The main advantage of a Wiki is that it is a free-form database.
The main disadvantage of a Wiki is that it is a free-form database.
Being a free-form database, a Wiki allows contributors to format their pages and create their content almost without limit to form. This is both a good thing and a bad thing at the same time.
Without the constraints of a traditional forms-based database, contributors can build pages which better suit the data which they are trying to present — especially if that data differs slightly from the “standard” presentation. For example, in a structured database that catalogs computing devices in an environment you may have it set up to catalog various types of devices such as printers, workstations and laptops. What happens, however, when you get an influx of new devices which don’t fall under those categories or have additional properties which cannot be captured under one of the existing categories (let’s say, a bunch of new iPhones)? Well, you need to spend some development time to create a brand new form for the new devices which accounts for their special attributes (like an extra field for the iPhone’s GSM SIM card number). In a Wiki, there is no development effort required. Because the Wiki is not constrained with forms and fields, the person entering the data can simply note the relevant attributes directly and immediately.
On the flip side, though, you do need to enforce some semblance of structure or else it will eventually become impossible to locate any data at all — even with a good search function. Extending the example above, consider ten different contributors documenting new devices. If each one places their notes in a different section in the Wiki there will be ten different places to check if you want information on the various devices. Even a good search engine will lead users astray if the information is scattered across the Wiki like this.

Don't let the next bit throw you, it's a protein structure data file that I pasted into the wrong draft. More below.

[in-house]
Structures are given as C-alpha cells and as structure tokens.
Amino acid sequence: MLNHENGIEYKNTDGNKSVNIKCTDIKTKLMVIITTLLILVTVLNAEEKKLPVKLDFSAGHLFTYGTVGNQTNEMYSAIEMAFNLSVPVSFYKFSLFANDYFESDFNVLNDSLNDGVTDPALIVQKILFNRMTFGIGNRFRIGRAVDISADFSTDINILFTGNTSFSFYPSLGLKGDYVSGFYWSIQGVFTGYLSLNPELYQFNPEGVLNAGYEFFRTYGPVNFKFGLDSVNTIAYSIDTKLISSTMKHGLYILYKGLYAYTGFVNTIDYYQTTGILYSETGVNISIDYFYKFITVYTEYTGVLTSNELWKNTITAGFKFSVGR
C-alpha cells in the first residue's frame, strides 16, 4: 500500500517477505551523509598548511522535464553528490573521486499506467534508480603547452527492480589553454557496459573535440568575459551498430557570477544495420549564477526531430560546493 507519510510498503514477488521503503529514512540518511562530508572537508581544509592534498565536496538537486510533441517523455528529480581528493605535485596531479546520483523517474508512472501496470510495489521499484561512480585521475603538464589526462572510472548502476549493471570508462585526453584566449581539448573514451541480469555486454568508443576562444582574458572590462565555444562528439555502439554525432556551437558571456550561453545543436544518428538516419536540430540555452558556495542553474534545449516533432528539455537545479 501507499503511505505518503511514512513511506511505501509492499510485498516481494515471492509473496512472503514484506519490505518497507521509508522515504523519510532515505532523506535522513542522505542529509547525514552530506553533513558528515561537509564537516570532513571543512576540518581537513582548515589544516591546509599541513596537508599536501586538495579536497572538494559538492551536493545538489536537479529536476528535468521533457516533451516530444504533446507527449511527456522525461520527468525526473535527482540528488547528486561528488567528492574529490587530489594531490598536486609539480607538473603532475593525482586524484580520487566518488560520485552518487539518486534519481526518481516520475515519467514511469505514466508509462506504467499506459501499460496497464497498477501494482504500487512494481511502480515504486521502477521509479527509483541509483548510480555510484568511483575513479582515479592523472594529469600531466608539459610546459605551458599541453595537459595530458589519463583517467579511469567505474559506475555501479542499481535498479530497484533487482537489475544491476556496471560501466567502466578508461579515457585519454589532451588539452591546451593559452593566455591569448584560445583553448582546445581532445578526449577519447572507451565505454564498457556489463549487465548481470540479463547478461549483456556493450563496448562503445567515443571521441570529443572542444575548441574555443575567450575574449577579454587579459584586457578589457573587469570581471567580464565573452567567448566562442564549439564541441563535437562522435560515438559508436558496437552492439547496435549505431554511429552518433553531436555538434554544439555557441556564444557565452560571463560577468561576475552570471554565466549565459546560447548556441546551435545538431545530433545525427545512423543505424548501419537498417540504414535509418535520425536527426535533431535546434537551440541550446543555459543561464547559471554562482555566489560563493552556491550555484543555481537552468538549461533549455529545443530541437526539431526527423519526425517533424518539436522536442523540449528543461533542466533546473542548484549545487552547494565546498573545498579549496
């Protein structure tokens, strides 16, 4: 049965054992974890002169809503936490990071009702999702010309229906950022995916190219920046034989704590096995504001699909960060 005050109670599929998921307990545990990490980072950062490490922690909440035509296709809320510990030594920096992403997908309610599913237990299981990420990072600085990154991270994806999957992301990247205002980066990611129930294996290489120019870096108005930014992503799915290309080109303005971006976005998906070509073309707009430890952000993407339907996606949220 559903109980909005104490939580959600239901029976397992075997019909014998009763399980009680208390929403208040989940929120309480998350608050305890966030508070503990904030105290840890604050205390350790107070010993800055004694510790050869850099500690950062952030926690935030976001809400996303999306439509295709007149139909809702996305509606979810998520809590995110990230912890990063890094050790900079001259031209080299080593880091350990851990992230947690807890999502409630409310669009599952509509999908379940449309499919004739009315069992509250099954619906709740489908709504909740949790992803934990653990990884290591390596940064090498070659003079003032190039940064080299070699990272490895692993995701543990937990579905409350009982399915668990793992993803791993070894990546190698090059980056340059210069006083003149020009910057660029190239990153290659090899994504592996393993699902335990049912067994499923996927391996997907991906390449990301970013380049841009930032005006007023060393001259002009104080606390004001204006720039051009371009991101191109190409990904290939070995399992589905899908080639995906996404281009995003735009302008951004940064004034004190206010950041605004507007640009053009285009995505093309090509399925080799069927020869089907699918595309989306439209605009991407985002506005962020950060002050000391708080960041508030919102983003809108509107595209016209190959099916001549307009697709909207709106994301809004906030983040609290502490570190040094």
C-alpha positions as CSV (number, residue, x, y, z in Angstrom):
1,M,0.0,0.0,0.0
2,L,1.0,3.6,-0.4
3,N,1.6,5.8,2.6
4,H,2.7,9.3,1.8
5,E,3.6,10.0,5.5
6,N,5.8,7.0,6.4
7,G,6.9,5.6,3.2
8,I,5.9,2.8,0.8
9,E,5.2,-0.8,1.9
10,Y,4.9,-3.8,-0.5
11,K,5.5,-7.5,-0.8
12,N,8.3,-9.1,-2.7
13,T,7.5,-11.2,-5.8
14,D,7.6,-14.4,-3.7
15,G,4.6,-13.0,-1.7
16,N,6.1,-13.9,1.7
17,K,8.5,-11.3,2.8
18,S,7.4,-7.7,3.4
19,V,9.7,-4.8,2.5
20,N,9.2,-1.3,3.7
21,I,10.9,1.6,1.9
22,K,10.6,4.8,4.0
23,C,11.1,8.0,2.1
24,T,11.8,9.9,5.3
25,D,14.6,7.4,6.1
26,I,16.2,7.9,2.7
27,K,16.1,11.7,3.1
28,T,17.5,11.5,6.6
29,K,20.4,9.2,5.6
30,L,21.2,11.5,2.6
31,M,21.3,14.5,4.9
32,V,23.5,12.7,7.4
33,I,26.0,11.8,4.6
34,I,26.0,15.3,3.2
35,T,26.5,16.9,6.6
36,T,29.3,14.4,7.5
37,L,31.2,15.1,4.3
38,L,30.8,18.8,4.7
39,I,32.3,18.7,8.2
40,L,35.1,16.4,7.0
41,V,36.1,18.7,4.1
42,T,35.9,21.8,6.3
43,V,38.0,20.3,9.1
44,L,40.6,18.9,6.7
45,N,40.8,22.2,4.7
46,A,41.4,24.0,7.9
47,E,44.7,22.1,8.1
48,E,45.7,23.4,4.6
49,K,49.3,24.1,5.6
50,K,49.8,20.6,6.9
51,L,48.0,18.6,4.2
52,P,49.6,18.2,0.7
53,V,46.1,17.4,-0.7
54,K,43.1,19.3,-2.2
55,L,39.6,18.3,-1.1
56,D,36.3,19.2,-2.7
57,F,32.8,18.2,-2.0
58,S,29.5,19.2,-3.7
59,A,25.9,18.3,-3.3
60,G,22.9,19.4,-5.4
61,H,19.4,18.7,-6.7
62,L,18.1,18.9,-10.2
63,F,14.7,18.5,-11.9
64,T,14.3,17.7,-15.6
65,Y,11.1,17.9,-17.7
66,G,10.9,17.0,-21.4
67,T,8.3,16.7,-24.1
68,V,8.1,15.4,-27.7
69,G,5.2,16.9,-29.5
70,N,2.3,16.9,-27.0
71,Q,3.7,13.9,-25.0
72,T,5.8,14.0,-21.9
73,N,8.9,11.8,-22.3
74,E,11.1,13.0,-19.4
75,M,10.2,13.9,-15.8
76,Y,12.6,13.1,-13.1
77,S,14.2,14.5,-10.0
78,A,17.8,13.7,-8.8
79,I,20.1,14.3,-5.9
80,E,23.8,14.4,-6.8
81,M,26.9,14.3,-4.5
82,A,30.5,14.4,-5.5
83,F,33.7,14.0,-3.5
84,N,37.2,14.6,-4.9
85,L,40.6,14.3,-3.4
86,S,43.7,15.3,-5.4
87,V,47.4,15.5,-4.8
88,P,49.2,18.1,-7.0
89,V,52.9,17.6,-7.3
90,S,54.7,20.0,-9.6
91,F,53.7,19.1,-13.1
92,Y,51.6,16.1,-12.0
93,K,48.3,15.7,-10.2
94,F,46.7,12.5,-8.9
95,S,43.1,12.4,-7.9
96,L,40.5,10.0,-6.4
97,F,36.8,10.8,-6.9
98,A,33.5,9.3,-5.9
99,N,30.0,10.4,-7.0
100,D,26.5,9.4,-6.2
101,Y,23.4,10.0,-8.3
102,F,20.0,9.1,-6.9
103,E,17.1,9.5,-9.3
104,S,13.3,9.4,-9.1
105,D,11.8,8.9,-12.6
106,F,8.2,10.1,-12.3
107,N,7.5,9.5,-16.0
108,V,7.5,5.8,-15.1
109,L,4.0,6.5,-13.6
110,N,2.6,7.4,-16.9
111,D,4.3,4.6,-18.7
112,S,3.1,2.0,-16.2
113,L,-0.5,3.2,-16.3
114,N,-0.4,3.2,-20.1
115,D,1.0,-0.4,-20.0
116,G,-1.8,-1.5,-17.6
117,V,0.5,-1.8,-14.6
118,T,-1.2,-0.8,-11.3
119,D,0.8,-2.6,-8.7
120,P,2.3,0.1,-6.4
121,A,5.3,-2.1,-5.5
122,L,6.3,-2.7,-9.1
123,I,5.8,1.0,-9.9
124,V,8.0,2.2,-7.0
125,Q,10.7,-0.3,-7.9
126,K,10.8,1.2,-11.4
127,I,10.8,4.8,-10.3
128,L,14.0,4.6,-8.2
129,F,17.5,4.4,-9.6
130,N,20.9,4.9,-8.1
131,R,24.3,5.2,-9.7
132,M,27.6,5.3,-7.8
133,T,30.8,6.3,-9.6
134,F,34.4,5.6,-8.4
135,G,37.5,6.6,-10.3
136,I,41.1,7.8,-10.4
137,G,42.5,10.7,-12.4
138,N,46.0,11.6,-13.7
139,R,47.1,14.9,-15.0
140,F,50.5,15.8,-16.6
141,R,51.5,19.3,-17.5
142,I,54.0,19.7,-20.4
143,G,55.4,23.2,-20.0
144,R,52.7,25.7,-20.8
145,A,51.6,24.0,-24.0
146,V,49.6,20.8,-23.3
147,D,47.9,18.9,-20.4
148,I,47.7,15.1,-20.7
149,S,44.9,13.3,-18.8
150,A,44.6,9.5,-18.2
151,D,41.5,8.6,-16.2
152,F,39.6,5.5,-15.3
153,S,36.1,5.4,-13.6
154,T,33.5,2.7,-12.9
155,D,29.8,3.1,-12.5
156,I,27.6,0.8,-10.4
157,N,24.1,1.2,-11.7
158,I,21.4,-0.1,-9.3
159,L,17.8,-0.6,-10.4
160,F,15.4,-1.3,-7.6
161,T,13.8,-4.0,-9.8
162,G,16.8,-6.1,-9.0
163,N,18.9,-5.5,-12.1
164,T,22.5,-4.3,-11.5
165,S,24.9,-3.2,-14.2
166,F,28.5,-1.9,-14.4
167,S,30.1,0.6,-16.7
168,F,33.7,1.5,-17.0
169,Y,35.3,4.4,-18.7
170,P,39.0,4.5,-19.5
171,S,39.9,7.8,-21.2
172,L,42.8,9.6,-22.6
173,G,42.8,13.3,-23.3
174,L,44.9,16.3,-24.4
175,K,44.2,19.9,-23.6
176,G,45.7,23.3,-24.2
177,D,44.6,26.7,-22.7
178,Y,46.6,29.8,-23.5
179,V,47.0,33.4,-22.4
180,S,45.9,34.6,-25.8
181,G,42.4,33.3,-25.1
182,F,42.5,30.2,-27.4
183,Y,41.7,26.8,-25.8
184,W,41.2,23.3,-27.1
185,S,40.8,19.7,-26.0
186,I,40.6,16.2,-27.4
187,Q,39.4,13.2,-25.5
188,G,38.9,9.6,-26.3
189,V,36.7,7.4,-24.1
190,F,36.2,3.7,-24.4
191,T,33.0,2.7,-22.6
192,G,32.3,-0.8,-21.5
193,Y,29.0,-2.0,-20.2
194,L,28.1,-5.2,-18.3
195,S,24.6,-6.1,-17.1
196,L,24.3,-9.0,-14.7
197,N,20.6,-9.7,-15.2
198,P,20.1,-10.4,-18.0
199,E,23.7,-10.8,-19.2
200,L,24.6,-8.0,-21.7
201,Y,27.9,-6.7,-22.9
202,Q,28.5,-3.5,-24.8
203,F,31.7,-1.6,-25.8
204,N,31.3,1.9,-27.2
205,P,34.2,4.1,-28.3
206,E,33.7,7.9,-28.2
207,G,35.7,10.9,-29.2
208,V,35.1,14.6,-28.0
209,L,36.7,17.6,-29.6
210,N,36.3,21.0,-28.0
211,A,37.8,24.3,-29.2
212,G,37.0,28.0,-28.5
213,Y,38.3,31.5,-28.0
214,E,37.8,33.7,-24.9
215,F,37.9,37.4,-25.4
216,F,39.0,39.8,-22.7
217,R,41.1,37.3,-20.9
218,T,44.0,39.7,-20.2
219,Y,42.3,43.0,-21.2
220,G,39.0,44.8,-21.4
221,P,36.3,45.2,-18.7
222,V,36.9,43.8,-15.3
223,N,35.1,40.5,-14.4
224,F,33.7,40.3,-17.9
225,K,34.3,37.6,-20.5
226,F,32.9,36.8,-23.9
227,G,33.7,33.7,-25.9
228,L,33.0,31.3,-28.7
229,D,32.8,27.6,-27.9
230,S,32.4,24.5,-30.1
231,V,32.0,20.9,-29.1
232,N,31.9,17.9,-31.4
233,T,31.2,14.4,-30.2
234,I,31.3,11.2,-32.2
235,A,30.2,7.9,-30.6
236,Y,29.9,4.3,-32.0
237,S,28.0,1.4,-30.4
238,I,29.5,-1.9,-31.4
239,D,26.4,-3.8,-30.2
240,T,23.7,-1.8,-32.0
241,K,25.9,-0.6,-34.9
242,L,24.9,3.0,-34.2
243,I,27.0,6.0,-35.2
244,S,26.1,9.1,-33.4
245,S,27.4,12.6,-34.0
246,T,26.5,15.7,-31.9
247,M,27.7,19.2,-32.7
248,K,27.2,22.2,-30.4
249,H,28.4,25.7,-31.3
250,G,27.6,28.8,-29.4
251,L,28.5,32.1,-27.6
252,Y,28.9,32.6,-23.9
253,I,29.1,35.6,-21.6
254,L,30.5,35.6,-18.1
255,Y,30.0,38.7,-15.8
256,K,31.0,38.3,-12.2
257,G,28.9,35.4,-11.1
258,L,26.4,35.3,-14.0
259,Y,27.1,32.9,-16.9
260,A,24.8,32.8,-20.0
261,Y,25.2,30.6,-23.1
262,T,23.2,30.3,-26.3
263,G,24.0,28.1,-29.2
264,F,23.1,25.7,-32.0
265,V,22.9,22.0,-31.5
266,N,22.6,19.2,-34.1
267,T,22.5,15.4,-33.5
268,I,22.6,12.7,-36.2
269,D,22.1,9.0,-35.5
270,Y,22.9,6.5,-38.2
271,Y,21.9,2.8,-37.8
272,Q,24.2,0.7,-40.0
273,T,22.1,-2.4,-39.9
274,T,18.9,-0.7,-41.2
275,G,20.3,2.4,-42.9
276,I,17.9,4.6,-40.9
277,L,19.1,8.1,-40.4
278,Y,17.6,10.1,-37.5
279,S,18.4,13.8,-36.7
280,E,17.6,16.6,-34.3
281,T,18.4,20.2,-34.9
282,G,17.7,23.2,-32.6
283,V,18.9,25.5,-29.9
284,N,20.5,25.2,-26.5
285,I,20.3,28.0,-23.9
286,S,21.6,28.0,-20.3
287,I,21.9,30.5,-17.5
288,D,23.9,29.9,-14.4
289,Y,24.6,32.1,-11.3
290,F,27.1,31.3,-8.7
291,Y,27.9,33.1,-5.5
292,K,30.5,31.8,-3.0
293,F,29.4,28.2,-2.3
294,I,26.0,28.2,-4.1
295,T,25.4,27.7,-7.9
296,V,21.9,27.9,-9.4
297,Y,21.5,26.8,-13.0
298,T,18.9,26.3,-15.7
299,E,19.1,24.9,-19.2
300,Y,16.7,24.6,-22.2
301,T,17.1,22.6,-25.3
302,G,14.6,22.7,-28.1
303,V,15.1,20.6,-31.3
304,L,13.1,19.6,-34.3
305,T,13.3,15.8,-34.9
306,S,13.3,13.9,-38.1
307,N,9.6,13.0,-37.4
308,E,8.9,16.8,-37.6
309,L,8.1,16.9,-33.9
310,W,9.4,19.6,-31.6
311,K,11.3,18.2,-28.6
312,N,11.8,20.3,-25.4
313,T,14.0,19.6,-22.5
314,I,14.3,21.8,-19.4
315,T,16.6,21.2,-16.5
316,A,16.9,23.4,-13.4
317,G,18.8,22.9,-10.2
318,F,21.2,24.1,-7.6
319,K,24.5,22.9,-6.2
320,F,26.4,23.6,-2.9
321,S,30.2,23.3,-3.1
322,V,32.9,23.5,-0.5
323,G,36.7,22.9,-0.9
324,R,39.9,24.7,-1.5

The solution is to enforce firm, but flexible style guides for organizing information. The style guides should only go as far as to tell where various types of information should be located within the Wiki and what information should be captured, but they should not dictate exactly how it is presented (unless the volume of information requires it). Templates for new pages can assist with ensuring the rough “outline” of the Wiki stays consistent, but still allow individual contributors to be flexible with how they present data.
Community enforcement of the style guides becomes important, too. You should encourage contributors to edit each others’ work when they notice that something isn’t in quite the right place. If there are any disagreements on where something should be placed, be sure to resolve those as a community so you can all agree to a standard.
Think of the Wiki as a very large reference manual with many writers contributing (because it is, really). When writing papers for college, you typically had to conform to a style guide such as the AP Stylebook or one of the MLA Handbooks. Similarly, professional writers are often issued a style manual particular to the publications or projects to which they will be contributing. Your Wiki style guide does not need to be as formal as those, but it does need to exist in some form or another to prevent (or at least minimize) total chaos.
Next time: Final Thoughts.